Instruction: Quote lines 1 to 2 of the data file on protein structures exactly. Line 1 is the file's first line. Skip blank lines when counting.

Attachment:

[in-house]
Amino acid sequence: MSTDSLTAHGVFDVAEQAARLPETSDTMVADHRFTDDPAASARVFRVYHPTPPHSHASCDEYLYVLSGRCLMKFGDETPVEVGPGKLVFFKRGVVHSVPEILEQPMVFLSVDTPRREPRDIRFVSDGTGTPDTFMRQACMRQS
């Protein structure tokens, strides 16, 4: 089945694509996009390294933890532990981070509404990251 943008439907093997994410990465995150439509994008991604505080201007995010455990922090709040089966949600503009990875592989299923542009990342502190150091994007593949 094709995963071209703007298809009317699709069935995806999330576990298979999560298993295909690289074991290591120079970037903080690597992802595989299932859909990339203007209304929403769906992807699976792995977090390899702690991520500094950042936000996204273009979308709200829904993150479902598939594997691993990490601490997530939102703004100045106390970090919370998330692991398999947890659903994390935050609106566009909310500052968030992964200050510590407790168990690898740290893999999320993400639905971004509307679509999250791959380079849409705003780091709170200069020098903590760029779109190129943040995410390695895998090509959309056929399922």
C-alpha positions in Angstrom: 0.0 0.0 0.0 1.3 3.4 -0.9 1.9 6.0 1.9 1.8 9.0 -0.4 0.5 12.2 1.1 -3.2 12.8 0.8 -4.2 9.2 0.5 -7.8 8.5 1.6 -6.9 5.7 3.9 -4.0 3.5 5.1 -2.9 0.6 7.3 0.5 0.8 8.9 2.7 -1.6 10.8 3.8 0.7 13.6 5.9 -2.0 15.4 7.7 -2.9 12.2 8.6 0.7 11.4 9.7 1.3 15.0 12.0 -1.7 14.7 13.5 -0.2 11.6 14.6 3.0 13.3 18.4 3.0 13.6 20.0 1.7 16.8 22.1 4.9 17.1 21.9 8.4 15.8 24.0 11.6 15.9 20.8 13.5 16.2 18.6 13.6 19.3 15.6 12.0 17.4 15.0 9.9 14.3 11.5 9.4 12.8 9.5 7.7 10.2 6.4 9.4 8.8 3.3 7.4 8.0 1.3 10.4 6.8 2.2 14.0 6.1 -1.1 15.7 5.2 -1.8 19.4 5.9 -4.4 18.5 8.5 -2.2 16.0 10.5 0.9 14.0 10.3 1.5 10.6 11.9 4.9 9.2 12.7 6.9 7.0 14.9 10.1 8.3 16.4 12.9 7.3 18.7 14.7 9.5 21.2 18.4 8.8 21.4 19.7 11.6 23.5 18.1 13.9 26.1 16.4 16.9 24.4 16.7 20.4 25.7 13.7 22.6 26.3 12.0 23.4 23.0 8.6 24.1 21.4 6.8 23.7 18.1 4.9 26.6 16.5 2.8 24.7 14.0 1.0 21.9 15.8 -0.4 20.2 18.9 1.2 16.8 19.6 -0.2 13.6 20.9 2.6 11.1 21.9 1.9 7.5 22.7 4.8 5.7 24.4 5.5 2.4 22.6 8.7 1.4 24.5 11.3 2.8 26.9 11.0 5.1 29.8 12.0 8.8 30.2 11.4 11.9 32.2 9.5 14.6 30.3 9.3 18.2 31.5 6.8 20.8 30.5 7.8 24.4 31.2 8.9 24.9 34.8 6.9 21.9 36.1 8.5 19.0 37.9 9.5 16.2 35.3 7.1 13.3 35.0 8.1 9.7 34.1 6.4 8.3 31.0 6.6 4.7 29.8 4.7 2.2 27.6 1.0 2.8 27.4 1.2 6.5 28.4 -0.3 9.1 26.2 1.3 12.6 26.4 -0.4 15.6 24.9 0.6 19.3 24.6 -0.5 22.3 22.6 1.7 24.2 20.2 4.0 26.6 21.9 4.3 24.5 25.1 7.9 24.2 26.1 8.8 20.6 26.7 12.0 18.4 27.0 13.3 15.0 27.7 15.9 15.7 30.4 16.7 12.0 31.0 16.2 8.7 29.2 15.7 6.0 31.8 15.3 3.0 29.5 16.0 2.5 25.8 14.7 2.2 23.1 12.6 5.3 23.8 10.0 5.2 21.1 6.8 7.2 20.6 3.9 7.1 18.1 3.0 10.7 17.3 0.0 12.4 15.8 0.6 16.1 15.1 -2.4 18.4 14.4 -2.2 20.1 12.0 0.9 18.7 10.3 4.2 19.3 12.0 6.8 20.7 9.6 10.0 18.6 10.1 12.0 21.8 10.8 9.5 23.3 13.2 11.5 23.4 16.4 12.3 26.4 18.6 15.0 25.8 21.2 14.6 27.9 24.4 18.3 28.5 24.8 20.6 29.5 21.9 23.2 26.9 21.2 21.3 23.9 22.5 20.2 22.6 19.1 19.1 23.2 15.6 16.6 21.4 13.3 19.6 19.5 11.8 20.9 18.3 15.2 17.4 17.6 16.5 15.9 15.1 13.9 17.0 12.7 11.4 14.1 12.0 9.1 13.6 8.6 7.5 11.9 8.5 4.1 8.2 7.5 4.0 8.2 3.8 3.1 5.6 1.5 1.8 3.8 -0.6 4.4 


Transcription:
[in-house]
Amino acid sequence: MSTDSLTAHGVFDVAEQAARLPETSDTMVADHRFTDDPAASARVFRVYHPTPPHSHASCDEYLYVLSGRCLMKFGDETPVEVGPGKLVFFKRGVVHSVPEILEQPMVFLSVDTPRREPRDIRFVSDGTGTPDTFMRQACMRQS